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Modified and More Rigorous Cleansing Procedure May Better Prepare CF Patients for Colonoscopy, Study

People with cystic fibrosis (CF) may require a modified and more rigorous cleansing procedure to prepare their bowels for a colonoscopy screening procedure that allows good visualization, a study reports.

CF is a genetic disorder caused by mutations in the CFTR gene, which provides instructions to make the cystic fibrosis transmembrane conductance regulator (CFTR) protein.

Although CF is mostly associated with respiratory symptoms, gastrointestinal (GI) complications are also known to afflict patients, such as diarrhea, constipation, rectal prolapse, gastroesophageal reflux disease (GERD), and GI cancer.

Colorectal cancer (CRC) in particular is common among CF patients, especially among those who underwent lung transplant. The standard screening procedure for CRC is a colonoscopy, which looks for abnormalities in the rectum and large intestine.

“The diagnostic accuracy, speed, and completeness of colonoscopy depend highly on the quality of the bowel cleansing preparation. Colonoscopy has been proposed as the diagnostic modality of choice in patients with CF, [however] optimal CRC screening has not been established in patients with CF,” the investigators wrote.

A group of physicians with The Prince Charles Hospital (TPCH) in Queensland, Australia, compared the effectiveness of colon visualization during colonoscopy using two bowel cleansing preparation regimens — a standard and a modified version — in a group of CF patients.

The study involved a total of 65 CF patients who had performed a colonoscopy between 2001 and 2015 at TPCH. Of this final group, 27 were prescribed a standard bowel preparation prior to a colonoscopy (control group), while 38 were prescribed a modified version of the standard cleansing bowel procedure that was introduced in 2009.

According to the research team, the modified CF bowel preparation protocol starts 14 days prior to a colonoscopy with daily use of an iso-osmotic laxative. The standard bowel protocol does not include this laxative. Then, eight days prior to the screening, CF patients start a low-fiber diet (compared to four days pre-screening in the standard protocol); three days prior to the colonoscopy, colonic purging commences combined with a clear-fluid diet.

Overall, “the modified CF bowel preparation is longer in duration with up to 10 L of colonic lavage over 3–4 days, compared to standard institutional bowel preparation (3–4 L colonic lavage 1–2 days prior to procedure),” the researchers wrote.

Results showed that a higher percentage of CF patients (50.0%) who underwent the modified procedure achieved “excellent/good” scores in GI visualization, compared to the 25.9% using the standard cleansing protocol.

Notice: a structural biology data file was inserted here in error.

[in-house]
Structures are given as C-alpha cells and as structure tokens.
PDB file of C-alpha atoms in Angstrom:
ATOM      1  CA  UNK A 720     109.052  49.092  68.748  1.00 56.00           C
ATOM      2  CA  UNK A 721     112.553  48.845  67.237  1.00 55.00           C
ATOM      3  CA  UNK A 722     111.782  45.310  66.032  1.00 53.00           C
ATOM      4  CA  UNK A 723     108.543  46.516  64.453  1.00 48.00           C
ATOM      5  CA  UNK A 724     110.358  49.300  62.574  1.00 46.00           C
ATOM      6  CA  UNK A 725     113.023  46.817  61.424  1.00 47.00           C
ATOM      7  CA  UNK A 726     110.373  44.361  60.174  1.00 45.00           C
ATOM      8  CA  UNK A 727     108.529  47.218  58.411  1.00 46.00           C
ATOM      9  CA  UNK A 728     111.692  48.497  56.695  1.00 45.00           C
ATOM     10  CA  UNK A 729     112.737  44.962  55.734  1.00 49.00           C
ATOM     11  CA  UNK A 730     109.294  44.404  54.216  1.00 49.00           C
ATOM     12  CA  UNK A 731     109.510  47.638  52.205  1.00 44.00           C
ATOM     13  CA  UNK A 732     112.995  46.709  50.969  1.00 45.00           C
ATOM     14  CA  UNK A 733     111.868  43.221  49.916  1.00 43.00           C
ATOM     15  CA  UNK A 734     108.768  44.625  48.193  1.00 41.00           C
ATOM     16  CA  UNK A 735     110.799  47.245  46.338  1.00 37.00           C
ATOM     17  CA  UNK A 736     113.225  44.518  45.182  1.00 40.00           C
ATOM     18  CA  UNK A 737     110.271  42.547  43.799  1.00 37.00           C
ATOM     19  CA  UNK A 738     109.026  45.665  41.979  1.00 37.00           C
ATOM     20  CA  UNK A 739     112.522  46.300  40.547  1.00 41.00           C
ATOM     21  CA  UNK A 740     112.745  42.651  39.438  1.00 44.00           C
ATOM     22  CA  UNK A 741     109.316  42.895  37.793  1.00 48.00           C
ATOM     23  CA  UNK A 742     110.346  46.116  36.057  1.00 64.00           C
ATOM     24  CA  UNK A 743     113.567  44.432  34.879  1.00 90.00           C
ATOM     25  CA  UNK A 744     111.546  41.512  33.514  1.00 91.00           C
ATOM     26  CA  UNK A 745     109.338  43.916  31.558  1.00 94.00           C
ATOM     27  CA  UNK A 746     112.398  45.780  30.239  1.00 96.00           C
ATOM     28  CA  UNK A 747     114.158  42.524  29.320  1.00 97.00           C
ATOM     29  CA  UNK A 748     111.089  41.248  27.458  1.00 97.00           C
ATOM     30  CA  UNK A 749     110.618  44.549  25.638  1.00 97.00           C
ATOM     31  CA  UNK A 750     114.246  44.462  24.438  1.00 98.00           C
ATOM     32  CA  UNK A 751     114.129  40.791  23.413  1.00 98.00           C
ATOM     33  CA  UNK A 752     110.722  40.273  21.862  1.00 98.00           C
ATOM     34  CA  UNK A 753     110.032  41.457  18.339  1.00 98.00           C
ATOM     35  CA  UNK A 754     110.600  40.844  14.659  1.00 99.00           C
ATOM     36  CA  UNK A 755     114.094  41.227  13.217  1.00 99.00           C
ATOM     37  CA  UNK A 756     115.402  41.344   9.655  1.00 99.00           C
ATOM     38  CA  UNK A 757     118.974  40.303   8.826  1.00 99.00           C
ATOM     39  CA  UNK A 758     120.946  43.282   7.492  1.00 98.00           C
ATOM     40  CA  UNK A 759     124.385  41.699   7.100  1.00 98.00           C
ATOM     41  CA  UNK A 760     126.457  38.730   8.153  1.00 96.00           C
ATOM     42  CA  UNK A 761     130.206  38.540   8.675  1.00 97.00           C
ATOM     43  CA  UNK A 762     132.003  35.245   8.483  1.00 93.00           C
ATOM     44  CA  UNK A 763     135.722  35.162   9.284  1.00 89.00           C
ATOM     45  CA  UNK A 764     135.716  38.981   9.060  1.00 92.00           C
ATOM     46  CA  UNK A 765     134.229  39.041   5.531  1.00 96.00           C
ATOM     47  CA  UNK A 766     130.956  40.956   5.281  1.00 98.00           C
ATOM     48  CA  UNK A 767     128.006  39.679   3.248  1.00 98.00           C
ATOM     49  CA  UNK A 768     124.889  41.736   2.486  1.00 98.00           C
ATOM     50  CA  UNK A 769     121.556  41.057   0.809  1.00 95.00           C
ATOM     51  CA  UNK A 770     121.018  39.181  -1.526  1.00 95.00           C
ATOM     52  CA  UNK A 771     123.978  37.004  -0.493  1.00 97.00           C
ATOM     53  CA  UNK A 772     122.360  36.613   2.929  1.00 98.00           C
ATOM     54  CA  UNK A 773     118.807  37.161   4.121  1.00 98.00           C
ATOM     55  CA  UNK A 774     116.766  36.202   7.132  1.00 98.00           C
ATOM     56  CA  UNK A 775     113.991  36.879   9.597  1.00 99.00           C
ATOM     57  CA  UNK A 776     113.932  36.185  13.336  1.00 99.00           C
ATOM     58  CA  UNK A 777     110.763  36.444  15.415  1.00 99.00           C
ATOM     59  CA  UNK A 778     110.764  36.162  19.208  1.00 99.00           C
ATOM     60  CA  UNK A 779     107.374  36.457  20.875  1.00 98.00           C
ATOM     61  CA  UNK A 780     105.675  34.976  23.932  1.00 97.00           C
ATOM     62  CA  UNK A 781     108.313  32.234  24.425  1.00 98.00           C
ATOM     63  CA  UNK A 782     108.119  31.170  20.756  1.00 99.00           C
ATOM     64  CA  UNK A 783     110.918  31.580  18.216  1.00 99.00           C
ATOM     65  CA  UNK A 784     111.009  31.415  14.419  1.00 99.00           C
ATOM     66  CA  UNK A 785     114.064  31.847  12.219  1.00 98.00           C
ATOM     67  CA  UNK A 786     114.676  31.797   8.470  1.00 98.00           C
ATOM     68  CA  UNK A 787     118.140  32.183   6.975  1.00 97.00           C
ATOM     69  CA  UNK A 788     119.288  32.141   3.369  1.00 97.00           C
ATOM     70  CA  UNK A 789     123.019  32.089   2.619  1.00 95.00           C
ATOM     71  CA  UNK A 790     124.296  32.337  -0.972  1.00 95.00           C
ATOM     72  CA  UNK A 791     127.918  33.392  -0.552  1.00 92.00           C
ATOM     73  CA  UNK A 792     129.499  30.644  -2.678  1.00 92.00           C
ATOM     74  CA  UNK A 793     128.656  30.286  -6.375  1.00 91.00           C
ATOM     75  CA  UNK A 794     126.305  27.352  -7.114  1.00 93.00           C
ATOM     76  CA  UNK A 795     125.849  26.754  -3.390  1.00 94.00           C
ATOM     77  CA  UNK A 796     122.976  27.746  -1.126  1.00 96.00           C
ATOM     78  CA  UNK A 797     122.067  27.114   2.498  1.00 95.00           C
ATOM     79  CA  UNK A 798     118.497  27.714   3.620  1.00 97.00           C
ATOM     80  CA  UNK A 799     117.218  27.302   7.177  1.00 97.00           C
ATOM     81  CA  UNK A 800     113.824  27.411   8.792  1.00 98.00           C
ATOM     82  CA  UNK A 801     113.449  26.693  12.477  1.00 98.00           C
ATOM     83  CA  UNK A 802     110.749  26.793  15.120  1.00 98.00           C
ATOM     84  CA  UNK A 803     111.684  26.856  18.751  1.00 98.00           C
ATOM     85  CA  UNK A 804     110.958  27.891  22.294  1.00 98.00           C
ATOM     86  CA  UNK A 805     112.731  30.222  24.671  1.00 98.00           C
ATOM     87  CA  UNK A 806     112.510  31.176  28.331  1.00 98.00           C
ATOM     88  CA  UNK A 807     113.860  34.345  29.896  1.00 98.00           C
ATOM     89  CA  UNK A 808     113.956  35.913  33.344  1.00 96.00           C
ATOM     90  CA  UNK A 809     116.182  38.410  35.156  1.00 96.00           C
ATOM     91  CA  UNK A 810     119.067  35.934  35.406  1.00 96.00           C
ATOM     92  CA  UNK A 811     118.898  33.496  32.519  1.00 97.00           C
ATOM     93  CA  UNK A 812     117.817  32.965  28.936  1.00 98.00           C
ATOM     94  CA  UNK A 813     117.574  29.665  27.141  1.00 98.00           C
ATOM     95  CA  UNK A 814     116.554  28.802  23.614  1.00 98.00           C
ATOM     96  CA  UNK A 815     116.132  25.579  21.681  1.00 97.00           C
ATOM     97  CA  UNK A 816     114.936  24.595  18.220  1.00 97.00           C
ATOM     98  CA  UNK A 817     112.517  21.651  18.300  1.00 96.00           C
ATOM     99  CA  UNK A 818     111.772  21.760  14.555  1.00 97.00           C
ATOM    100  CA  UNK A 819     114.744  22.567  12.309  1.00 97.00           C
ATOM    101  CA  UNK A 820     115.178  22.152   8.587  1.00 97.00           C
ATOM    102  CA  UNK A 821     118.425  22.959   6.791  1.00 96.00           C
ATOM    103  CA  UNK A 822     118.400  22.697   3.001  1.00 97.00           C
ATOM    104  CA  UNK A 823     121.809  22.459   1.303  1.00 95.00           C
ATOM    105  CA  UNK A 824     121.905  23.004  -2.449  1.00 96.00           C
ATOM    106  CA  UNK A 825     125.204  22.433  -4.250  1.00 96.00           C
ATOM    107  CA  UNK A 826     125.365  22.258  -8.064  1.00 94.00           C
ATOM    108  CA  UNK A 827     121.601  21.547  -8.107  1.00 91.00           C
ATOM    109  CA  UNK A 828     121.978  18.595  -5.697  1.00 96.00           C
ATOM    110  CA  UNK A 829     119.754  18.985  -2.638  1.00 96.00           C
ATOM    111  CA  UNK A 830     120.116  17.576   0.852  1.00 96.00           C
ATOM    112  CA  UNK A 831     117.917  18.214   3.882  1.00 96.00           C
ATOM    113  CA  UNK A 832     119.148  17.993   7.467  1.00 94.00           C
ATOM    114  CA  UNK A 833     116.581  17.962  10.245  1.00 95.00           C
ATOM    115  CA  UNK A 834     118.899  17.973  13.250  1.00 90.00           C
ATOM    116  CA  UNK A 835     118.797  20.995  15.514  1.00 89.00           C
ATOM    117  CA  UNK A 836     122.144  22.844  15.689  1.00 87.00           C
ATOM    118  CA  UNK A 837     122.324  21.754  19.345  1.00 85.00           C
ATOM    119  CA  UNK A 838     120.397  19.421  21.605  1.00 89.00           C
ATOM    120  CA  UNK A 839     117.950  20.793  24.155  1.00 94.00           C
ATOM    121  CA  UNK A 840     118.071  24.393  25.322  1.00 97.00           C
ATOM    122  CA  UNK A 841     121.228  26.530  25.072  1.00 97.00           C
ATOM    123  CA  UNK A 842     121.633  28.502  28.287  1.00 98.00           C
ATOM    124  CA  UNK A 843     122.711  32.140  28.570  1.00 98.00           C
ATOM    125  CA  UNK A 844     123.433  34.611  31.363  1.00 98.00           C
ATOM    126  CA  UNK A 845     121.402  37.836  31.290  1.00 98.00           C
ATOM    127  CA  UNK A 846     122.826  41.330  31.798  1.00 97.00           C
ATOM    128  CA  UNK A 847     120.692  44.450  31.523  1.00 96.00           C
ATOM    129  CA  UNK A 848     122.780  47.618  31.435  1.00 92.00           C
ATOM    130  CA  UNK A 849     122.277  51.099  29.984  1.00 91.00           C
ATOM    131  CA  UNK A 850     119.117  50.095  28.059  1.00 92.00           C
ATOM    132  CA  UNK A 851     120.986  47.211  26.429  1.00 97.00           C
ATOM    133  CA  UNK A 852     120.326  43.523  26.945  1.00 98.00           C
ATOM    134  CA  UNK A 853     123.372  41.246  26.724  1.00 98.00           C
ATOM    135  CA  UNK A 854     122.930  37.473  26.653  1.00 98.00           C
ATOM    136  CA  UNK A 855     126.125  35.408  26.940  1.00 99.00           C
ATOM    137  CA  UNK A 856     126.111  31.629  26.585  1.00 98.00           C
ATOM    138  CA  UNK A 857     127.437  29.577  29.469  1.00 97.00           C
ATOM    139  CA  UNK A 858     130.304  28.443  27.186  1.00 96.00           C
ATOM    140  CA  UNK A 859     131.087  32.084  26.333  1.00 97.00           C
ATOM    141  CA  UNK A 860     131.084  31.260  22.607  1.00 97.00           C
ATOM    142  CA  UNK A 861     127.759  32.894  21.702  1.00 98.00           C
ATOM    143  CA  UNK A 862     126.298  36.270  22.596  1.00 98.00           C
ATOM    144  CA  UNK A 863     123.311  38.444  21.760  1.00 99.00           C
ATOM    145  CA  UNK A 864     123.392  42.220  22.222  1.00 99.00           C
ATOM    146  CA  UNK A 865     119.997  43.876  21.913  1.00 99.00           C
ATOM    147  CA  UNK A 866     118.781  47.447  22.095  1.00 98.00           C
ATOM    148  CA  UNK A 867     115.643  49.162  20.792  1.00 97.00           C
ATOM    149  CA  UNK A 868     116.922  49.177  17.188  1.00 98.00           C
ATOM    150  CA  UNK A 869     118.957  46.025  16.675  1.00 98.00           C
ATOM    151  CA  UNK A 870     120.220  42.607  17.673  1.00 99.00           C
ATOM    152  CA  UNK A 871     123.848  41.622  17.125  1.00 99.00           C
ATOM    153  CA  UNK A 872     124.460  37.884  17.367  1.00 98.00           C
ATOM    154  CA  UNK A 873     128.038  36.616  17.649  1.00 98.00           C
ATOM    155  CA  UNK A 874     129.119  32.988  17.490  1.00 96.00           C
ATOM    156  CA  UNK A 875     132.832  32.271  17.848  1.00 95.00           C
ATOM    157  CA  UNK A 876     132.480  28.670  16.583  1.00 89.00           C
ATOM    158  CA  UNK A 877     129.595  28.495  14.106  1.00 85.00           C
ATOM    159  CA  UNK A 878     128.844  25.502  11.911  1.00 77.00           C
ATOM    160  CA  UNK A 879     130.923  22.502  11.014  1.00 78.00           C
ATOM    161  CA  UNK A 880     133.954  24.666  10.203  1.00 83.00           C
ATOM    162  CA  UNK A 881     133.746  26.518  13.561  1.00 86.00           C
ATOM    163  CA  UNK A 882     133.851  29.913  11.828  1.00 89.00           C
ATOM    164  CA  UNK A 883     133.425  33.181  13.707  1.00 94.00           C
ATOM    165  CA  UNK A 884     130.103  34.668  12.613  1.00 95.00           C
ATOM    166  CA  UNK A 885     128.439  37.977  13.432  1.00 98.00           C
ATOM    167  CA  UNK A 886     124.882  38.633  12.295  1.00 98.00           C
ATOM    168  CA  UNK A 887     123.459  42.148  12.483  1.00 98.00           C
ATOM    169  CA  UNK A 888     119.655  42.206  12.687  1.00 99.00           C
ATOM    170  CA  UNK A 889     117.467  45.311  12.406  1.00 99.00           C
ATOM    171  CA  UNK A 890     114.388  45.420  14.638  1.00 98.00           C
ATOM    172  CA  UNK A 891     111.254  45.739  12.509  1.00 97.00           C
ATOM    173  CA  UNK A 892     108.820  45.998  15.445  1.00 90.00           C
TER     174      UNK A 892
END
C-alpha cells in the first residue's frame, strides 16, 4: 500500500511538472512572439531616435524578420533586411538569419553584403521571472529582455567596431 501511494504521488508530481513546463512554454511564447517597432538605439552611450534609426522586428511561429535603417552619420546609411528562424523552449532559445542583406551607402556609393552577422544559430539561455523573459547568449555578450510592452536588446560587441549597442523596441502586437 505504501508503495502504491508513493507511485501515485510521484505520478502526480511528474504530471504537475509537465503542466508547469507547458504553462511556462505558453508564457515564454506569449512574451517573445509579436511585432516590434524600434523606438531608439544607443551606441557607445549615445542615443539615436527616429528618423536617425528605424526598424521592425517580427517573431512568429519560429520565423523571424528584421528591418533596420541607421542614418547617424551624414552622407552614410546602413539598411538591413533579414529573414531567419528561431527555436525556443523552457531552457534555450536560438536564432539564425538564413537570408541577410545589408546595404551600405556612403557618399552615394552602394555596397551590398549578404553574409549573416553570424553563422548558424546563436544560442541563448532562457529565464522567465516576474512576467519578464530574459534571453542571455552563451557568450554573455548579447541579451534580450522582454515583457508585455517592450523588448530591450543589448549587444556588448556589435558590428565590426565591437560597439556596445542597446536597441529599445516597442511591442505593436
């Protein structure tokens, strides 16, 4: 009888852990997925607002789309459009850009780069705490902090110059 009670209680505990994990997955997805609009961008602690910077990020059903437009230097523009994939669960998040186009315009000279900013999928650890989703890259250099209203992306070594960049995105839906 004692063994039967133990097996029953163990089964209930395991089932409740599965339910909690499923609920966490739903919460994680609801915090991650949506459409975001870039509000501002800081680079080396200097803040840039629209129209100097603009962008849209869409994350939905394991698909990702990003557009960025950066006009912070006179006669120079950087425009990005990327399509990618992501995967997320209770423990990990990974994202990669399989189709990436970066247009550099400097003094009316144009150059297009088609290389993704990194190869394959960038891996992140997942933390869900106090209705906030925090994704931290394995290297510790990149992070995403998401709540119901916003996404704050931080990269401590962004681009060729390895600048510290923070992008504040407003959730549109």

In accordance, a lower percentage of those on the modified bowel preparation procedure attained “poor” scores in visualization cleanse compared to controls — 10.5% versus 44.5%, respectively.

The percentage of patients achieving “fair” GI cleanse visualization scores were similar in both groups: 39.4% in modified version and 29.6% in the control group.

The detection rates of adenomatous polyps (colon polyps) during the first colonoscopy were higher among CF patients using the modified cleansing procedure, compared to those who had undergone the standard cleansing procedure — 50.0% versus 18.5%, respectively.

As expected, colon polyps were more frequently found in older patients (40 or older) compared to younger one — 62.5% versus 24.3%, respectively, highlighting the importance of colonoscopy screenings in middle-age and older patients.

Nevertheless, the prevalence of colon adenocarcinoma was similar in both groups (two patients from each).

“This study primarily highlights that standard colonoscopy bowel preparation produces suboptimal colonic lavage and poorer colonic visualization compared with a modified CF bowel preparation. A longer duration and larger volume of lavage using a modified CF bowel preparation is required to obtain good colonic visualization, in CRC screening or investigation,” the researchers wrote.

“A higher rate of polyps in patients over 40 years of age (versus less than 40 years) was evident at our centre. These results support adults with CF considered for colonoscopy screening at 40 years of age, or prior to this if symptomatic; which is earlier than CRC screening in the non-CF Australian population,” they added.

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